Statistical Multiplexing #
On the internet, millions of packets going to different destinations must share the same routers and paths.
One way to handle this demand is statistical multiplexing- the concept of combining demands to share resources efficiently, rather than statically partitioning resources.
Some examples of statistical multiplexing:
- processes sharing CPU cores (vs each process using 1 core)
- Cloud computing (vs each user has their own datacenter)
- public transit (vs each person drives a car)
The peak of aggregate demand is far less than the aggregate of peak demands.
- Don’t design for the absolute worst case, since not every user will have peak usage at exactly the same time.
Two approaches to sharing #
There are two main approaches to resource sharing, both of which enable statistical multiplexing.
Reservations: end-hosts explicitly reserve bandwidth when needed.
- Implemented via circuit switching:
- source sends reservation request to destination
- switches establish a circuit
- source sends data through circuit
- source sends a teardown message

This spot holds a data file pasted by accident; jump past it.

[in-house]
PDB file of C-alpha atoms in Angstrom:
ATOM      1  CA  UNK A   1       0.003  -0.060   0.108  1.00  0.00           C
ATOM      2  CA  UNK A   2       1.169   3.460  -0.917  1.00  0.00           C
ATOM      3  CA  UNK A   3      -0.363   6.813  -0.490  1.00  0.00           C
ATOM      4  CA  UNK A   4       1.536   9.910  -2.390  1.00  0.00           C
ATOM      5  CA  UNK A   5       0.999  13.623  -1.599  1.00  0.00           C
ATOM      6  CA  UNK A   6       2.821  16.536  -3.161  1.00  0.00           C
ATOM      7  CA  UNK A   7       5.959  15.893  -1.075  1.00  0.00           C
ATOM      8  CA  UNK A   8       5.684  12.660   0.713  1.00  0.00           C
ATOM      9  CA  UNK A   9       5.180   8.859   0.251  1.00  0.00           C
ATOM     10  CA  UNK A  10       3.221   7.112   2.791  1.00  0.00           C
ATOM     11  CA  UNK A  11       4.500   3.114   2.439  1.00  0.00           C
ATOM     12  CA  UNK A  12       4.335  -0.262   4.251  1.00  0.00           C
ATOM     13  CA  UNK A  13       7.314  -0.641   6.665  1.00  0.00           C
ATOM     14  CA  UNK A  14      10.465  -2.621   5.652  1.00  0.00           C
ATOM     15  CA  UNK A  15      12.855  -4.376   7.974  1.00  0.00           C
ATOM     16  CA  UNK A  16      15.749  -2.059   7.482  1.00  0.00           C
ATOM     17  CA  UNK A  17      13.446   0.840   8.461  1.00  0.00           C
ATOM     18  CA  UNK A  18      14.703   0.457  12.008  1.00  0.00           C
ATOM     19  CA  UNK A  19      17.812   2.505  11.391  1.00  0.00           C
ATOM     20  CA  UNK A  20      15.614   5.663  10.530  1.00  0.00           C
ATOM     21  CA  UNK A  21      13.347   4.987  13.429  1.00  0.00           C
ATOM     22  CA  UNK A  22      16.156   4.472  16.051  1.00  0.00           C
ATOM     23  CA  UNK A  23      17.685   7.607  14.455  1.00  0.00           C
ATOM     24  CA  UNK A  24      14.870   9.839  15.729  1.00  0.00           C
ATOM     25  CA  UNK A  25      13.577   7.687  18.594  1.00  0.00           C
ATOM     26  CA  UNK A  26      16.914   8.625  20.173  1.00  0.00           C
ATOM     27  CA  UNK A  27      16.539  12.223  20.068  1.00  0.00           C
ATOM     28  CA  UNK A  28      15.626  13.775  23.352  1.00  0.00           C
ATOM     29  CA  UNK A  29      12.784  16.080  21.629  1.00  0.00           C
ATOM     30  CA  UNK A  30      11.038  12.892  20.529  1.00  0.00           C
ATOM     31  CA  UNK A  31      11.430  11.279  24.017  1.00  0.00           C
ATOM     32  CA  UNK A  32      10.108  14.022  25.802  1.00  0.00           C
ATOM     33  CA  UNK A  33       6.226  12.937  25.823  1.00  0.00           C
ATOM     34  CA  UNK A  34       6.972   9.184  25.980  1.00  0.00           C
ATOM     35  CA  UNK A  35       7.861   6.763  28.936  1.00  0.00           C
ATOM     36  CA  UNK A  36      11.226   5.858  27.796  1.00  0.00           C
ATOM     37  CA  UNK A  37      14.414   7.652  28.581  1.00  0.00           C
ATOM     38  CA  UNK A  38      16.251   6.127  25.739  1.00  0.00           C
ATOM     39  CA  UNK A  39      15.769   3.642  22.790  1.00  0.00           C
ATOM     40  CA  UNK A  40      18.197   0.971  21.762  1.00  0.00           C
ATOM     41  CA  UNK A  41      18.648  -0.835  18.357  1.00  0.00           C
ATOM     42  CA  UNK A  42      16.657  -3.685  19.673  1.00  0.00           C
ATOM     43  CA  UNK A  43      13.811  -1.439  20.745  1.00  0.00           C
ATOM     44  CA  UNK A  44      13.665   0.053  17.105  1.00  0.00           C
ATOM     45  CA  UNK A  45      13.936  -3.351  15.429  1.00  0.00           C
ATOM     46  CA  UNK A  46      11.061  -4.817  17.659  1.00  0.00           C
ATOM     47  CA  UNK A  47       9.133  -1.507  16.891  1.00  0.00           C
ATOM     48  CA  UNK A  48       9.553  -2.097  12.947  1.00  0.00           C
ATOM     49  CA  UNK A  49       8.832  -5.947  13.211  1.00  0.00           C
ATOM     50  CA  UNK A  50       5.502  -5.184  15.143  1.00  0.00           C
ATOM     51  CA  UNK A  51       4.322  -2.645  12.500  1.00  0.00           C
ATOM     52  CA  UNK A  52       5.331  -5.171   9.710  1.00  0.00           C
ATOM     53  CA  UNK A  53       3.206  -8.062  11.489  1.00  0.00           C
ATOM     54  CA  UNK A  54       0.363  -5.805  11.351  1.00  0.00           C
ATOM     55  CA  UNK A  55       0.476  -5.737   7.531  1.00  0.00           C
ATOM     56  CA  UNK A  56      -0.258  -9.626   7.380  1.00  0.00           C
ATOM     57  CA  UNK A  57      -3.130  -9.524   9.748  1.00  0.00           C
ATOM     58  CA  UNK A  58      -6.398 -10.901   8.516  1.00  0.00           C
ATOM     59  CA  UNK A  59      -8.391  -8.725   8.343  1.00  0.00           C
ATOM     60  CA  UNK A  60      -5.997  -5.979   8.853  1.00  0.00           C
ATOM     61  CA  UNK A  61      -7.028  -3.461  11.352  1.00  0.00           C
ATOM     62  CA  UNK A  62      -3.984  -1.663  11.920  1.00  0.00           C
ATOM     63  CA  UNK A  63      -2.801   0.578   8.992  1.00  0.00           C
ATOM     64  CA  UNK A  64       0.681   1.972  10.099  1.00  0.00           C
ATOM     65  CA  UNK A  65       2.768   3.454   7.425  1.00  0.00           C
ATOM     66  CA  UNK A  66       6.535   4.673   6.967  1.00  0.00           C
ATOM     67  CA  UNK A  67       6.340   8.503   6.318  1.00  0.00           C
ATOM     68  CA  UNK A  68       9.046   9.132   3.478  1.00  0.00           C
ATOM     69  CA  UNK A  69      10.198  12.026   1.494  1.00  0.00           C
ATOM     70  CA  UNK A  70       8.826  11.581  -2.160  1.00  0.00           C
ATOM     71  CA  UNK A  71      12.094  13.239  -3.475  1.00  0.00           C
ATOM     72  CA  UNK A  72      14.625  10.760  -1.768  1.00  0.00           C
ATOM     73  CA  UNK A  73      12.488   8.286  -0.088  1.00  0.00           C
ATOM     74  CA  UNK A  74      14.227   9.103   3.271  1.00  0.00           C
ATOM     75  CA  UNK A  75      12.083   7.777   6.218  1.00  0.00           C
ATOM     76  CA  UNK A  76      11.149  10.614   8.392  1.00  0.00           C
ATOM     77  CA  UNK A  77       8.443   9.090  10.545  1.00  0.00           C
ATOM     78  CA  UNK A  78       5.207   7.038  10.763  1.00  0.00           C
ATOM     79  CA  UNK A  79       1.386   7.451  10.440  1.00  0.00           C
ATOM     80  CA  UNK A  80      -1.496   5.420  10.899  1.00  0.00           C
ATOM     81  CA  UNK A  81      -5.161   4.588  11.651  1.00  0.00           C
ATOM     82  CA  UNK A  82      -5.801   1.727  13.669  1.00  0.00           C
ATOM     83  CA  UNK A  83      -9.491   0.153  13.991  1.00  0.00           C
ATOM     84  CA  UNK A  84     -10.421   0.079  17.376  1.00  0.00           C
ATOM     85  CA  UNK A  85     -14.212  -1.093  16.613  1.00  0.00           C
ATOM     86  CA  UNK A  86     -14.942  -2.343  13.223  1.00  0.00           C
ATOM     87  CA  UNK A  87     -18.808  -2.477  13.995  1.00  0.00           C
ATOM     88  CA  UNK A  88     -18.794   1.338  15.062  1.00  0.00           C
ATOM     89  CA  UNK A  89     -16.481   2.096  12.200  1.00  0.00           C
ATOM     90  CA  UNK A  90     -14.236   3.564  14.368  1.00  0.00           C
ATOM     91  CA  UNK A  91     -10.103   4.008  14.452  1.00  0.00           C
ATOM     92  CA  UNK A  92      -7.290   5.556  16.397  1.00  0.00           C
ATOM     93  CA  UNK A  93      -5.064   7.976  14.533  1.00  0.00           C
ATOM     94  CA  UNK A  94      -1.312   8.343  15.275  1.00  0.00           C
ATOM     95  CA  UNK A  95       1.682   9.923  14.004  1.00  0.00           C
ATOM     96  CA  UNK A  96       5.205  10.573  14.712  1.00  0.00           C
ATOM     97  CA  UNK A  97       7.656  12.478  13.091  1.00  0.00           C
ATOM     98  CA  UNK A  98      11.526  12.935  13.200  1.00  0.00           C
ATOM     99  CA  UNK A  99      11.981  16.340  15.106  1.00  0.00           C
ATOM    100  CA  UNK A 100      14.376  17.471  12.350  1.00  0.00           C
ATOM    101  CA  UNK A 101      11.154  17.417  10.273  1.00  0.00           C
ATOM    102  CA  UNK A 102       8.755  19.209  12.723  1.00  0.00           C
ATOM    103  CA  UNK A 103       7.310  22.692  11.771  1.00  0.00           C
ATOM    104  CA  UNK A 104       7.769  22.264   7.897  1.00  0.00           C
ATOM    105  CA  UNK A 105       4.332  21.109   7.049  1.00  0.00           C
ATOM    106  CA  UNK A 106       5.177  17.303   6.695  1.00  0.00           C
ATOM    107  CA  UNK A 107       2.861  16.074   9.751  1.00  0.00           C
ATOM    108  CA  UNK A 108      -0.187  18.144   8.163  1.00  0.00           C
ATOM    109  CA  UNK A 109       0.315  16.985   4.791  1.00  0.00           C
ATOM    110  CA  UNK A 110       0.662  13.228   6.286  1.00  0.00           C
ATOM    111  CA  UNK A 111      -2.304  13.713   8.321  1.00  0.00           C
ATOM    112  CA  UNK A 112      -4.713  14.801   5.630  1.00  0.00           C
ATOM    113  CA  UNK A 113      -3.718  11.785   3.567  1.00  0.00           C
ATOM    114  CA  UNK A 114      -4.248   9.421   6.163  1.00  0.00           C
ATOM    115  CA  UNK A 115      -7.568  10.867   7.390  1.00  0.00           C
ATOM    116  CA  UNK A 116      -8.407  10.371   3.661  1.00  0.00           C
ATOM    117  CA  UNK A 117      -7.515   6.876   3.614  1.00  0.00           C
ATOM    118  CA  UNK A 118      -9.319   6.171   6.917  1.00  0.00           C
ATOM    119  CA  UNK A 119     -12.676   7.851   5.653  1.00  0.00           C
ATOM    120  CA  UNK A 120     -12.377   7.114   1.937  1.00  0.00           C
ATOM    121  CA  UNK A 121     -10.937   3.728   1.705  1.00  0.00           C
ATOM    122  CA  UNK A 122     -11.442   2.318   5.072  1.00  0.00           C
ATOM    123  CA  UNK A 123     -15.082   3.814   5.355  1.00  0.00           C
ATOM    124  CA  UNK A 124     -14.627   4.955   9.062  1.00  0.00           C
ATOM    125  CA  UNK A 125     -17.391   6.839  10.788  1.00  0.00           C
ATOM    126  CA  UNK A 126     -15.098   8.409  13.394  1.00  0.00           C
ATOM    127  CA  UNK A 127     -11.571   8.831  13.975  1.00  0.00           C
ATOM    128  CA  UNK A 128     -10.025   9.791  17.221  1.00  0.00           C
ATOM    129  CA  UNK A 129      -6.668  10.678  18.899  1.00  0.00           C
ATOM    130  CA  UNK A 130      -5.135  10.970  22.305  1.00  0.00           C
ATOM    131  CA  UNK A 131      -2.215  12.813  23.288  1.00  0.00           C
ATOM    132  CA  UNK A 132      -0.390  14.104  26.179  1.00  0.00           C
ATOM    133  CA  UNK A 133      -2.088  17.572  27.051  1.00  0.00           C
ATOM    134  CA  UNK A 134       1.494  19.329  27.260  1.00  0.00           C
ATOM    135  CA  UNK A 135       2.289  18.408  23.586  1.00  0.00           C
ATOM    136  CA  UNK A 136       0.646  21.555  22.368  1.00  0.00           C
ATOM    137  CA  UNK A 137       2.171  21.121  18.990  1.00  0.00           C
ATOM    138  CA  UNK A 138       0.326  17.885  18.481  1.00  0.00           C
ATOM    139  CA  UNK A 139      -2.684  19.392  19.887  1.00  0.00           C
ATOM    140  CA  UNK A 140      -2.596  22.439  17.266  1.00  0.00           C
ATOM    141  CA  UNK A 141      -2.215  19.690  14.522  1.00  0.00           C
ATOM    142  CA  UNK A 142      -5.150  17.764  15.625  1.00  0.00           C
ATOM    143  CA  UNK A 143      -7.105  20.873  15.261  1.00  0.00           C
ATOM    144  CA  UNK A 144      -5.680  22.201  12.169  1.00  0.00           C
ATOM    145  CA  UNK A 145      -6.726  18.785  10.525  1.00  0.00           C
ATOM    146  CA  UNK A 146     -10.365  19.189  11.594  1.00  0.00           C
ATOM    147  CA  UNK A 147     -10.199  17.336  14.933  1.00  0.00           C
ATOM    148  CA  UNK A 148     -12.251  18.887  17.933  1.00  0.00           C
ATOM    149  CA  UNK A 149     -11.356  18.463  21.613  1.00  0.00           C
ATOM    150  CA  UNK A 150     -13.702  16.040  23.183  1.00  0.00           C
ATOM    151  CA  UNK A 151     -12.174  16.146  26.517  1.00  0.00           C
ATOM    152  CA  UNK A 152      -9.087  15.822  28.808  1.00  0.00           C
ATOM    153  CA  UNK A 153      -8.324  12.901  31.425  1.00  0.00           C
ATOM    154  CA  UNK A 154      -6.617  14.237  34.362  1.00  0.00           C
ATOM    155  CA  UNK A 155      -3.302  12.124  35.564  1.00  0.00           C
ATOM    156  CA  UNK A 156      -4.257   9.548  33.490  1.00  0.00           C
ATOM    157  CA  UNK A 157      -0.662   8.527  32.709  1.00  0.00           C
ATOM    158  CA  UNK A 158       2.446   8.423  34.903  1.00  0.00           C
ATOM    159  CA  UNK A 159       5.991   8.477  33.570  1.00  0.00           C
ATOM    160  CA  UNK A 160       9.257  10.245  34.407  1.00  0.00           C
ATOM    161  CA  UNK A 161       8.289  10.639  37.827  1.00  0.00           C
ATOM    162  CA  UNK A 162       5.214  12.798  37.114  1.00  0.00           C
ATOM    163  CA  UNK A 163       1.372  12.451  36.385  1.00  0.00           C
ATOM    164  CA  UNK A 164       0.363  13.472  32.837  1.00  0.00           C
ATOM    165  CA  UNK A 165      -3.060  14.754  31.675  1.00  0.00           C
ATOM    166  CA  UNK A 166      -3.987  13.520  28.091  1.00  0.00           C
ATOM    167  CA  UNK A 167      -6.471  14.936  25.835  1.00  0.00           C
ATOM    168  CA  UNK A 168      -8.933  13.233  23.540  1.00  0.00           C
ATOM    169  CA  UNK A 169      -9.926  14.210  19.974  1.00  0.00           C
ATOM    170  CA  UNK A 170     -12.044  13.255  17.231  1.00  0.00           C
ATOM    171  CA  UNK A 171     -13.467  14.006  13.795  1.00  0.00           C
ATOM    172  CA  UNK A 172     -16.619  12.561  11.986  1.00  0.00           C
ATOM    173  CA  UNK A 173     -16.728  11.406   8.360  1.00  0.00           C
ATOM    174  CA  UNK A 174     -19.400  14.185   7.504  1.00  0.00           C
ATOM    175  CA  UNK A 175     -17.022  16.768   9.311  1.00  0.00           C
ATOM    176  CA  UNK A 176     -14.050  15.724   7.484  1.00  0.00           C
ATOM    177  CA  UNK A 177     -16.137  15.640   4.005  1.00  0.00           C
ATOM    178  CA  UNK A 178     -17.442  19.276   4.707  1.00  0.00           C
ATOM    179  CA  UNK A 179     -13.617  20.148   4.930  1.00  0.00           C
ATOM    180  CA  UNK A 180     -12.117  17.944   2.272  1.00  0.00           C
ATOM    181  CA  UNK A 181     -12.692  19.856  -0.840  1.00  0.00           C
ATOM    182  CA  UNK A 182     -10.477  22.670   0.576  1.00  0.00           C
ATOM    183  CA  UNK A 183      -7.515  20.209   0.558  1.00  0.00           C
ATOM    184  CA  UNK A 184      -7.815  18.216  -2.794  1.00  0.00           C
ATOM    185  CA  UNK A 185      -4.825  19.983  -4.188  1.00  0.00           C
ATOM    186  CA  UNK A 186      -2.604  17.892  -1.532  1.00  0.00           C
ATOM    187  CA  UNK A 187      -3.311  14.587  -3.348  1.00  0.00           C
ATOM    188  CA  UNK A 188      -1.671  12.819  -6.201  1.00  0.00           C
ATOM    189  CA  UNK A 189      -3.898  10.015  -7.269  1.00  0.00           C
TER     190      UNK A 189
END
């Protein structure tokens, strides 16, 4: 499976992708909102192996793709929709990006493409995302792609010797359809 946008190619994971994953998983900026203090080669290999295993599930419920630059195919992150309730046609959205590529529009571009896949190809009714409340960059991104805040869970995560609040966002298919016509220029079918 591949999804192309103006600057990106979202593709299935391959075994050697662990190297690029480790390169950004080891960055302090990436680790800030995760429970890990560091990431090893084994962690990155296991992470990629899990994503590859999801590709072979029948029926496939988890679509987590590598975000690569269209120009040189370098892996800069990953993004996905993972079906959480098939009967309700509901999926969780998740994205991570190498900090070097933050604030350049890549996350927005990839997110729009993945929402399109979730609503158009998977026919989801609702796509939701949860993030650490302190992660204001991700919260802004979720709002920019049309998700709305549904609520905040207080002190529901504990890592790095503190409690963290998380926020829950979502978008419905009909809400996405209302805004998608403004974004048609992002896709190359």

Best effort: just send packets and hope they reach the end destination
- Implemented via packet switching
- Each packet makes an independent decision about how to handle the packet
- Switches add incoming packets to queue to handle transient overload (when incoming demand exceeds outgoing link bandwidth)
- Eventually if the link is saturated for a long time, persistent overload will occur as the queue overflows and drops packets
Which method is better? #
Circuit switching is better for:
- workloads with predictable/understandable behaviors and smooth, constant-rate demand
- providing an intuitive abstraction for business models
Packet switching is better for:
- optimizing efficiency for amount of bandwidth used, especially for bursty workloads where peak load is reserved but rarely utilized fully
- implementing a finer granularity of statistical multiplexing
- Error recovery
- Simpler implementation (no need for endhosts to manage each flow and keep track of requests)
Handling failures #
Packet switching failure:
- Network must detect failure and recalculate routes on the routing control plane
- Endhosts and individual flows may experience temporary loss of service, but no action is required on their part Circuit switching failure:
- In addition to all steps for handling packet switching failure, endhosts must tear down old reservations and send a new reservation request for every impacted flow